The Environmental Protection Agency (EPA) is authorized to regulate GMOs as chemical substances, and in most cases has determined that cross-pollination is not a risk in the U.S.

Are GMO foods safe for people?

Like foods derived from traditionally bred plants, foods from genetically engineered (GE) plants must meet certain Food and Drug Administration safety requirements in order to be marketed. But any actual evaluation of GMO foods by the FDA is voluntary, and the agency only tests GMO foods brought to it by developers of GE plants.

To date, researchers around the world have conducted roughly 2,000 studies around the safety of GMOs—in terms of human consumption, evidence of allergens, effect on biodiversity, and more—with the vast majority of those studies determining that GMOs do not appear to pose a threat to human health or the environment. Still, there are some scientists—a vocal minority—who remain dubious. For such an important question, certainly more research is needed.

An important concern is that the prevalence of GMOs in corn and soybean farming is increasing our exposure to potentially carcinogenic herbicides, since many GMO corn and soybean seeds are engineered to withstand the weed-killing ingredient glyphosate (better known as Roundup). That allows farmers to spray Roundup without fear of harming their crops. (Chemical giant Monsanto makes both Roundup and the GMO seeds designed to withstand it.) In a March 2015 report, the World Health Organization declared glyphosate "probably carcinogenic to humans," a finding that Monsanto strongly contested.

Can I tell from the label whether a food contains GMOs?

There is currently no mandatory labeling of GMO foods in the United States. In fact, voters in states like Oregon, Washington, Colorado, and California, which produces nearly half of the fruits, nuts, and vegetables grown in the U.S., have rejected ballot measures that would have required labeling of foods containing GMOs. That's in contrast to more than 60 nations around the world—as diverse as Australia, Ireland, Senegal, and South Korea—that require GMO labeling. The U.S. remains one of the only industrialized countries in the world without mandatory labeling.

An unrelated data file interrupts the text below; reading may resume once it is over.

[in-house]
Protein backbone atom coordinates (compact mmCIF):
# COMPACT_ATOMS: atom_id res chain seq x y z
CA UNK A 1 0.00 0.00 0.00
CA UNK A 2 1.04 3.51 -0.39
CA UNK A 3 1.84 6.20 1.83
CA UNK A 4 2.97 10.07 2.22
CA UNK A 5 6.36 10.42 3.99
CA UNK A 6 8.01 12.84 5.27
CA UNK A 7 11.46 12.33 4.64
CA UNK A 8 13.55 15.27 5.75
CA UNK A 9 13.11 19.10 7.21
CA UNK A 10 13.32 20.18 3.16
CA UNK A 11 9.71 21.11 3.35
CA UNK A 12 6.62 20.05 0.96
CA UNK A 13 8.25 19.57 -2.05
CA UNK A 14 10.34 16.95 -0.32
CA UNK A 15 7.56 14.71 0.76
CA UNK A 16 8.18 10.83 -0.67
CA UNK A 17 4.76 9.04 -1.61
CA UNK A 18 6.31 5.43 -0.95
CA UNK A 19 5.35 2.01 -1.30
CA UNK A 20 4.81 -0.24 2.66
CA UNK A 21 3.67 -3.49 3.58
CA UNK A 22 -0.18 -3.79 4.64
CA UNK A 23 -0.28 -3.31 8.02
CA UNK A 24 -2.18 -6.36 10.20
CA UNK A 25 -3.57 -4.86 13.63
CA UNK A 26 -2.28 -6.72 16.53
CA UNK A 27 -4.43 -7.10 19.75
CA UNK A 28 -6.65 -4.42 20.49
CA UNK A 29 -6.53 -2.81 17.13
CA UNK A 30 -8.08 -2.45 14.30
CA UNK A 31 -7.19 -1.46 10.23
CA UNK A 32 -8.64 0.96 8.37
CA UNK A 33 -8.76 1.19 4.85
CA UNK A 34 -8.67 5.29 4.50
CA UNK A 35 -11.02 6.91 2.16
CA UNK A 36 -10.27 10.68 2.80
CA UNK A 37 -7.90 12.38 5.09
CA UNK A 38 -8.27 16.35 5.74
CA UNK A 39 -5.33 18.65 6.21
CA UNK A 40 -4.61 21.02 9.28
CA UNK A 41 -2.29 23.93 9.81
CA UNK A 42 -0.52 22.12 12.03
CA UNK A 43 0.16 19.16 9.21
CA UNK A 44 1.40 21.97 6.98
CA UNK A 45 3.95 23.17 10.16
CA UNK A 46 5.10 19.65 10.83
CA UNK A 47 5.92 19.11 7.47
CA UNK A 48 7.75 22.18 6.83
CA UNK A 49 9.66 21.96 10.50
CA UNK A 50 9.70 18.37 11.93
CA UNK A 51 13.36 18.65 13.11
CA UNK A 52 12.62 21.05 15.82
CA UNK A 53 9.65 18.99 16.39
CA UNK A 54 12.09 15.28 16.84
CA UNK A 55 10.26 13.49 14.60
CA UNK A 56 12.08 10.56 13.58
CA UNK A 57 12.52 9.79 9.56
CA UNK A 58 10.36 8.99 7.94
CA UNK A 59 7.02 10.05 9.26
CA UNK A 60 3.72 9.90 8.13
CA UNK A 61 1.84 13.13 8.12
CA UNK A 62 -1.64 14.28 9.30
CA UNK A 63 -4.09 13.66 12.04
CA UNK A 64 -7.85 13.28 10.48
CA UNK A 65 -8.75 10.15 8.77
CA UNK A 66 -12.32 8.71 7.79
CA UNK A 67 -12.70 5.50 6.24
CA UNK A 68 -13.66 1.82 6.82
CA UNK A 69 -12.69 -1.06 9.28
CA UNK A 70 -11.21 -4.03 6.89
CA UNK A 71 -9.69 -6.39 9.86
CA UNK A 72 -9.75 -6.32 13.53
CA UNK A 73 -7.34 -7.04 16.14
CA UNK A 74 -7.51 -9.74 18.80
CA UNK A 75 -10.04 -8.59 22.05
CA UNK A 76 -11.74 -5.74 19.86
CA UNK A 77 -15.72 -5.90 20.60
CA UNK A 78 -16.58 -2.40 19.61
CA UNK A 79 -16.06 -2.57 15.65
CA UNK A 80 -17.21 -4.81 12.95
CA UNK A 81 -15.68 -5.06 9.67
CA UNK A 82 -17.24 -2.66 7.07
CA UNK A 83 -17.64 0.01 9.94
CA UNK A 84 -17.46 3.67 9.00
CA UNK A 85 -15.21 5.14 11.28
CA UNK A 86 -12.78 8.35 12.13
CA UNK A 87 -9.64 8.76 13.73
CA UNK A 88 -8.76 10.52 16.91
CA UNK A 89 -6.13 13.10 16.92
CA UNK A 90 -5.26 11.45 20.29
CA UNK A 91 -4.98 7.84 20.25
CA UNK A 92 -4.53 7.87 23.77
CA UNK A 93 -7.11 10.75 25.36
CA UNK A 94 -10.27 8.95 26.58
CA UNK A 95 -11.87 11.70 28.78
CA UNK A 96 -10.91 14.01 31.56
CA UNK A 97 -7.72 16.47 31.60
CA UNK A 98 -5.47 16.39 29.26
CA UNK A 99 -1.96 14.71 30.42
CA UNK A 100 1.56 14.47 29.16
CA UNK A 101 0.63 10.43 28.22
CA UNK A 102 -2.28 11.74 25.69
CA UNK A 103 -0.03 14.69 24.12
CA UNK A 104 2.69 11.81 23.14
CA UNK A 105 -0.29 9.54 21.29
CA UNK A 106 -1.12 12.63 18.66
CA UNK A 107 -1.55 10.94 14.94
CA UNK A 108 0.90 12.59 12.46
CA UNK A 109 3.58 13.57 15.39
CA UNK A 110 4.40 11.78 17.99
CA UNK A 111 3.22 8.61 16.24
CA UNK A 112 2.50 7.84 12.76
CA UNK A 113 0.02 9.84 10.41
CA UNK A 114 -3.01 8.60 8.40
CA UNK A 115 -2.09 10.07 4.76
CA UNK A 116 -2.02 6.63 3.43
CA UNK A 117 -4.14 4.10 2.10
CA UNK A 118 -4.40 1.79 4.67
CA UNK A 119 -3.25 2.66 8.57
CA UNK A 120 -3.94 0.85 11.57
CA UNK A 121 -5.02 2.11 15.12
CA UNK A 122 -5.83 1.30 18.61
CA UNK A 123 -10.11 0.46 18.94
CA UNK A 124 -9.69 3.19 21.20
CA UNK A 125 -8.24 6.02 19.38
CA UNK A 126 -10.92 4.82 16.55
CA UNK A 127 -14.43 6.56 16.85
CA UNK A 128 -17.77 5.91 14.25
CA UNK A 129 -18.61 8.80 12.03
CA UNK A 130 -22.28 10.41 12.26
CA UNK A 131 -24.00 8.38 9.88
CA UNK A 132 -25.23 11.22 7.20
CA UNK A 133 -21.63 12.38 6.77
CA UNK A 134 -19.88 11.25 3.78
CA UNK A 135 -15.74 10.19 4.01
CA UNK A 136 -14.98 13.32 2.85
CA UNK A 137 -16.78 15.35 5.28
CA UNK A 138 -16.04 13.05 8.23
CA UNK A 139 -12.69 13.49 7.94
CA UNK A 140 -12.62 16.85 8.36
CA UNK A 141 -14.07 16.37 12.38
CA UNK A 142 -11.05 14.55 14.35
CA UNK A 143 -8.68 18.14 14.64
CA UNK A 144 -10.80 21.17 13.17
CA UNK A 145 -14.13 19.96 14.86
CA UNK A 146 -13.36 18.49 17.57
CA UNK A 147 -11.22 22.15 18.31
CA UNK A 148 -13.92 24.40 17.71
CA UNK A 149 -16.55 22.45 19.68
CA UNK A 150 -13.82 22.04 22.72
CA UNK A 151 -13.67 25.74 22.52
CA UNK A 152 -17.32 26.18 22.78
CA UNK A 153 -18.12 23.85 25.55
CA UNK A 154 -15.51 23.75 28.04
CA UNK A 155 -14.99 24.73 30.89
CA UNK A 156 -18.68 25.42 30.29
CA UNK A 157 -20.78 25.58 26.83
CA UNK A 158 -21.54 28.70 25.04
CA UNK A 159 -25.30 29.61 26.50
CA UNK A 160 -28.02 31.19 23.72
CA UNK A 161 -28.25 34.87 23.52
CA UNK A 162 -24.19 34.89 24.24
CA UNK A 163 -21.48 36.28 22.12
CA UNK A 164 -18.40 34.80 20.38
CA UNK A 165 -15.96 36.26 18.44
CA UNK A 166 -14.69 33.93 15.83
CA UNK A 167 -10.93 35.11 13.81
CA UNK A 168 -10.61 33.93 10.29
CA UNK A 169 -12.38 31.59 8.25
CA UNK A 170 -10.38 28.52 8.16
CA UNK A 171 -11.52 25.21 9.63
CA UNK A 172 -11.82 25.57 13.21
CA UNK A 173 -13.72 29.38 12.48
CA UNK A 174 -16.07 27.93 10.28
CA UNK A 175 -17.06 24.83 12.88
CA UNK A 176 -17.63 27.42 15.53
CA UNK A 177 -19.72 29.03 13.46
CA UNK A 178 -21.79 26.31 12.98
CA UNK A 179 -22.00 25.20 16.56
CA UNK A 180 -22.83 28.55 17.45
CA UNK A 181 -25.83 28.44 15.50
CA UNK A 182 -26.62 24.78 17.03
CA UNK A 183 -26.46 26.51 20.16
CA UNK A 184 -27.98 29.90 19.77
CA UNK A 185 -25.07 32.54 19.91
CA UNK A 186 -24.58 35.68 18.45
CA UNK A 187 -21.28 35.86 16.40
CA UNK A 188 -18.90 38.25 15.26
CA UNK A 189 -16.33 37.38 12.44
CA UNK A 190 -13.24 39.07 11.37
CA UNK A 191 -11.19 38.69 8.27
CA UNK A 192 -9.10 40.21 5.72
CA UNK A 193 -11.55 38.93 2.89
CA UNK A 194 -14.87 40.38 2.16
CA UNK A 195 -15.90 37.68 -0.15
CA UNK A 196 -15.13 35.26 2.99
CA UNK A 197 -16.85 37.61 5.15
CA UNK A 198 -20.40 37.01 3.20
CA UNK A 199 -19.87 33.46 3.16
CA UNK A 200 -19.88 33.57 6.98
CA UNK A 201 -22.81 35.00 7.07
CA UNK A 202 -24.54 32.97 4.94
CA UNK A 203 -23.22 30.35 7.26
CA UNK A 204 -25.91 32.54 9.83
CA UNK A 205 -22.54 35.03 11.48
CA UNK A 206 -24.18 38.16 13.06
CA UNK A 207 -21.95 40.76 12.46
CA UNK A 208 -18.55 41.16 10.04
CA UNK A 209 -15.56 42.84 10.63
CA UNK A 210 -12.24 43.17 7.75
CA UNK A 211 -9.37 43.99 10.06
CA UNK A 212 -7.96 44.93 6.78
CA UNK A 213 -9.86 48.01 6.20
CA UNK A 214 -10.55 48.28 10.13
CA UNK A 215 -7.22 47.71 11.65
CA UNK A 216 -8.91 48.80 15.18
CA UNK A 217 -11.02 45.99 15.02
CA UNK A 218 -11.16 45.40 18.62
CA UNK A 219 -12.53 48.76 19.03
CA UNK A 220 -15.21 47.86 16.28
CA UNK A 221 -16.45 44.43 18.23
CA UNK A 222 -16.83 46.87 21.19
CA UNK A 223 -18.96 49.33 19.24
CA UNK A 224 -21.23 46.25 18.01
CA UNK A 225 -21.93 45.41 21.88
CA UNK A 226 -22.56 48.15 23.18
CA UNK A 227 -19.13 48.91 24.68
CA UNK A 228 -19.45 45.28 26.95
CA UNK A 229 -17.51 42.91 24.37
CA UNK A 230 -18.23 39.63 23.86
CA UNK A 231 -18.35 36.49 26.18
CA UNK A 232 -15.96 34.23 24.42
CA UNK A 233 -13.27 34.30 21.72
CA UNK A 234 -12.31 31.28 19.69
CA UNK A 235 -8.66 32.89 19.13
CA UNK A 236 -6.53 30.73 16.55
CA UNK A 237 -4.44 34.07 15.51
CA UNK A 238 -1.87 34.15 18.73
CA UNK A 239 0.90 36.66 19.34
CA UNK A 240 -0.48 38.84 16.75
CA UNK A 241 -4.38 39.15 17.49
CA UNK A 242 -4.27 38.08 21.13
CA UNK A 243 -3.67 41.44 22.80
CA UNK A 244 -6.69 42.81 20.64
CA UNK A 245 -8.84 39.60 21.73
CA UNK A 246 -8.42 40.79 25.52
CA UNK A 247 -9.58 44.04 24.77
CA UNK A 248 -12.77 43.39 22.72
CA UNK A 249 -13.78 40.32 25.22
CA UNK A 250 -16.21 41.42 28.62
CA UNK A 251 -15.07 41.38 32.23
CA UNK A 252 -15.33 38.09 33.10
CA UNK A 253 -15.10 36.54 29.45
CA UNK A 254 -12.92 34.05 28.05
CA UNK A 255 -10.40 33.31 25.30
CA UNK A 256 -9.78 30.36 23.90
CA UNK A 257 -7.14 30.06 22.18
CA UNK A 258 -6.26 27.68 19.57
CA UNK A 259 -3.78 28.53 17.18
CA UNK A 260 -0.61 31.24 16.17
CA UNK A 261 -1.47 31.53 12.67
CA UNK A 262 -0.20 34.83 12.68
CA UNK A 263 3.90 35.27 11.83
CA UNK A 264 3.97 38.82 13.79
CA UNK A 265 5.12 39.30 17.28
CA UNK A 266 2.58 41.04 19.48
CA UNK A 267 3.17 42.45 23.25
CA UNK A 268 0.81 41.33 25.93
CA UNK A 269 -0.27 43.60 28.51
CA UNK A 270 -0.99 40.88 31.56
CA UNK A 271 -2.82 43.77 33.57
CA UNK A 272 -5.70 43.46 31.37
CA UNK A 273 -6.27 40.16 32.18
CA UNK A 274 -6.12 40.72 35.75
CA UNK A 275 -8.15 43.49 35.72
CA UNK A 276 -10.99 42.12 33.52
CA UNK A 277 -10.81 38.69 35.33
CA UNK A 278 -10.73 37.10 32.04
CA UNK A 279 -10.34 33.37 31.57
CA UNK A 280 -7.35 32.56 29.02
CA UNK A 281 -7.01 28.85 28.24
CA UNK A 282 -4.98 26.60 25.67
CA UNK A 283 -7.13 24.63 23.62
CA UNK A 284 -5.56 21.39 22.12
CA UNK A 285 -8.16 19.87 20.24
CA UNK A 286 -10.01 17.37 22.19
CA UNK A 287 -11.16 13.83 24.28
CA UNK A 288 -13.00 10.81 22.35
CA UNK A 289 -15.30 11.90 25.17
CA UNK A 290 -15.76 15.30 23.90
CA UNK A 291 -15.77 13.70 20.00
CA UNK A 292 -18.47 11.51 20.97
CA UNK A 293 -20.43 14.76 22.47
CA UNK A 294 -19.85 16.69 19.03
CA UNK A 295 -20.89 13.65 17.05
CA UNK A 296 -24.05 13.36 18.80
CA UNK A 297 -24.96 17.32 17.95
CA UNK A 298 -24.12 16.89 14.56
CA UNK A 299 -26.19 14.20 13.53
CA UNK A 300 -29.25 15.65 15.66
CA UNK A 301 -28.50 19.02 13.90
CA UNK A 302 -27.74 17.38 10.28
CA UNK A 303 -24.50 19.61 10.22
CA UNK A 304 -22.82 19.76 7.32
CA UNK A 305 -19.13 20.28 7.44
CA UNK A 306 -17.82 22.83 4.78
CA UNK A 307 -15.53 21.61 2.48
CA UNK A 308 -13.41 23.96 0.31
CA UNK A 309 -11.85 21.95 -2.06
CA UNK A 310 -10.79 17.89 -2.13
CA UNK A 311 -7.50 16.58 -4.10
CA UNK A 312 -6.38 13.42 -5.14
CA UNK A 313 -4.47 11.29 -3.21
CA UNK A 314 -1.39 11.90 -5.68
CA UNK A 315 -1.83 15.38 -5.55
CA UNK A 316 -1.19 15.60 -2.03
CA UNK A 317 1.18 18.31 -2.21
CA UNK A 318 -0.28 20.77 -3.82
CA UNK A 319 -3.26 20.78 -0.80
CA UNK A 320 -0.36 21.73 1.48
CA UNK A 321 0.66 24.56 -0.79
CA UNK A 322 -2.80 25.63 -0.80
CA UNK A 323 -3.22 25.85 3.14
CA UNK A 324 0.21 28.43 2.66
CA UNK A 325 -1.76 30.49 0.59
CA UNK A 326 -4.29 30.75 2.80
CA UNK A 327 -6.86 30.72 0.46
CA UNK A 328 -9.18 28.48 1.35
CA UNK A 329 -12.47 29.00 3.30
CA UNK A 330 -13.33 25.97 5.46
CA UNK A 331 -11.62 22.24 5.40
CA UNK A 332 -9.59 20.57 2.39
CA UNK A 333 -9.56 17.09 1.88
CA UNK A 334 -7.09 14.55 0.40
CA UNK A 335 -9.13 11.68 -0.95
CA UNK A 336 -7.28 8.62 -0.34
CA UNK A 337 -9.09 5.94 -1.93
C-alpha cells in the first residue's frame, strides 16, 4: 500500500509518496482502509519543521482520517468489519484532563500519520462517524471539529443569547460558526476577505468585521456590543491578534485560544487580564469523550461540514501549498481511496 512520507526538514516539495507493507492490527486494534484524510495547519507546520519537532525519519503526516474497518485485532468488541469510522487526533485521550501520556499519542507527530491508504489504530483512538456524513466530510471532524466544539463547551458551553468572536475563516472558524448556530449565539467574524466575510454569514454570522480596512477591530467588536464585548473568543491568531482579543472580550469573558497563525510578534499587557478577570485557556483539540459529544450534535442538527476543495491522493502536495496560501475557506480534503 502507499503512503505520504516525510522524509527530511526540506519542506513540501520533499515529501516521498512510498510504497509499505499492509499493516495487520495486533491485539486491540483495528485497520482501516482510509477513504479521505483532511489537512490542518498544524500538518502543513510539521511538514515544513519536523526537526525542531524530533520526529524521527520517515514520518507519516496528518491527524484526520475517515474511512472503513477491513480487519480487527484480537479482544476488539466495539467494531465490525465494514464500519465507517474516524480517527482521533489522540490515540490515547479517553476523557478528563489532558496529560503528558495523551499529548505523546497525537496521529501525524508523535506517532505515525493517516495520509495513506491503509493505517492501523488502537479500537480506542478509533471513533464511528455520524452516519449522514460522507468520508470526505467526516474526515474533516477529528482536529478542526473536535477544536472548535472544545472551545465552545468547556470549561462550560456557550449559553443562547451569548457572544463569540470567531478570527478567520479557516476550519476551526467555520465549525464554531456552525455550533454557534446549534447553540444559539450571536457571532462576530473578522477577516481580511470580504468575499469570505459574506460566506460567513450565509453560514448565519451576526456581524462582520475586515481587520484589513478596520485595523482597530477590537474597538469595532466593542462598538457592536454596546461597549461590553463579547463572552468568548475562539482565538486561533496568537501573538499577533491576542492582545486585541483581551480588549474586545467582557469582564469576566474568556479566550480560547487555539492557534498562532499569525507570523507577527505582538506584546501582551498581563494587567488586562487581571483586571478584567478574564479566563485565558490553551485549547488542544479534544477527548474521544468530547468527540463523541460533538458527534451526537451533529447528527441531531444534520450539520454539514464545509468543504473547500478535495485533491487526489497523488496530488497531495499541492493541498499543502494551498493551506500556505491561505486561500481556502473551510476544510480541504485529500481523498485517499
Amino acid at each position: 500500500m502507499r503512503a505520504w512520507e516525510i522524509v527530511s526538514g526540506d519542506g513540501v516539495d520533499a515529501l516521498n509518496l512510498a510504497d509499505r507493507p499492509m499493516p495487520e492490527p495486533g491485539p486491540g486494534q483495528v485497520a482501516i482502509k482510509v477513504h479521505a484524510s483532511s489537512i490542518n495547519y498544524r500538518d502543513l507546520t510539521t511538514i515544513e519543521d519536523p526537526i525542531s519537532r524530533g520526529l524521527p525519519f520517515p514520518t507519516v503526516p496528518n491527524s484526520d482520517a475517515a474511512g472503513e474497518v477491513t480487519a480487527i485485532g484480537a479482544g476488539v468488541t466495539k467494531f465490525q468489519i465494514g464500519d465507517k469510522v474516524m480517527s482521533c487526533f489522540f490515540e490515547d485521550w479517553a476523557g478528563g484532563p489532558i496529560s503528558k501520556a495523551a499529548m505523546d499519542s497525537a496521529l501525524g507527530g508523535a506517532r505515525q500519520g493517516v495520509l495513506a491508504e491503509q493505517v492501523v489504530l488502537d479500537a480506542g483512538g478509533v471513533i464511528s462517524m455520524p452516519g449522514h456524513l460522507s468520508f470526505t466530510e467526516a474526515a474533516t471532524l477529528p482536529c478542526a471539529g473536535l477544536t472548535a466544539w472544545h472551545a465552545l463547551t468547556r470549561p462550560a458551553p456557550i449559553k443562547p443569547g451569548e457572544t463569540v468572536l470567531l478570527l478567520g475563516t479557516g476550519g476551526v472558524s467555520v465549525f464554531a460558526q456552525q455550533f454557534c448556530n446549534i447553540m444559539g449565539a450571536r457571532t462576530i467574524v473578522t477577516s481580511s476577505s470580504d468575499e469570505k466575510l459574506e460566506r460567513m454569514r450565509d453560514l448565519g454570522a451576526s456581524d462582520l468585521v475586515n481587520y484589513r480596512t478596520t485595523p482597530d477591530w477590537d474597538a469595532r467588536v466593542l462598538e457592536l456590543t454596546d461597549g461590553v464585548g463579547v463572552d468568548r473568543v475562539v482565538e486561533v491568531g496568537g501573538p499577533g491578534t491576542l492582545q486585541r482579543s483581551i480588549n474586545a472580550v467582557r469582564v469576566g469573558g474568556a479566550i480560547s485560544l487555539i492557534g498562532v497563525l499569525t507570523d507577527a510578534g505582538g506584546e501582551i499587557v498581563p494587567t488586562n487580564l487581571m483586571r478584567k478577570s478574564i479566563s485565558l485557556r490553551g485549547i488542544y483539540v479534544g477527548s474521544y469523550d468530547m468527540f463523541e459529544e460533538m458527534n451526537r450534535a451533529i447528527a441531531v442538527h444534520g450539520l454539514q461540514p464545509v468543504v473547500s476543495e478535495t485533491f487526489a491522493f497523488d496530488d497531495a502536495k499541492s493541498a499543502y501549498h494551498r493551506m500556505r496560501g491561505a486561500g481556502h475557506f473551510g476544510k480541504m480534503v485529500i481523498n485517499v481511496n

If I want to avoid GMOs, how do I go about it?

Short of growing your own food, the simplest (if not necessarily the most economical) way to avoid GMOs is to buy certified organic foods, which by definition contain no genetically altered ingredients. That said, some organic farmers in recent years have reported "unintended GMO presence" in their crops, likely contaminated from wind-borne seeds that blow in from non-organic neighboring farms.

Consumers concerned about genetically modified crops can also look for foods certified with the Non-GMO Project Verified seal, which you can now find on products from more than 1,500 brands nationwide.

Finally, you can refer to the Environmental Working Group's Shopper's Guide to Avoiding GE [Genetically Engineered] Food. This is a solid, one-stop resource for information on what to look for—and what to avoid—when shopping for food.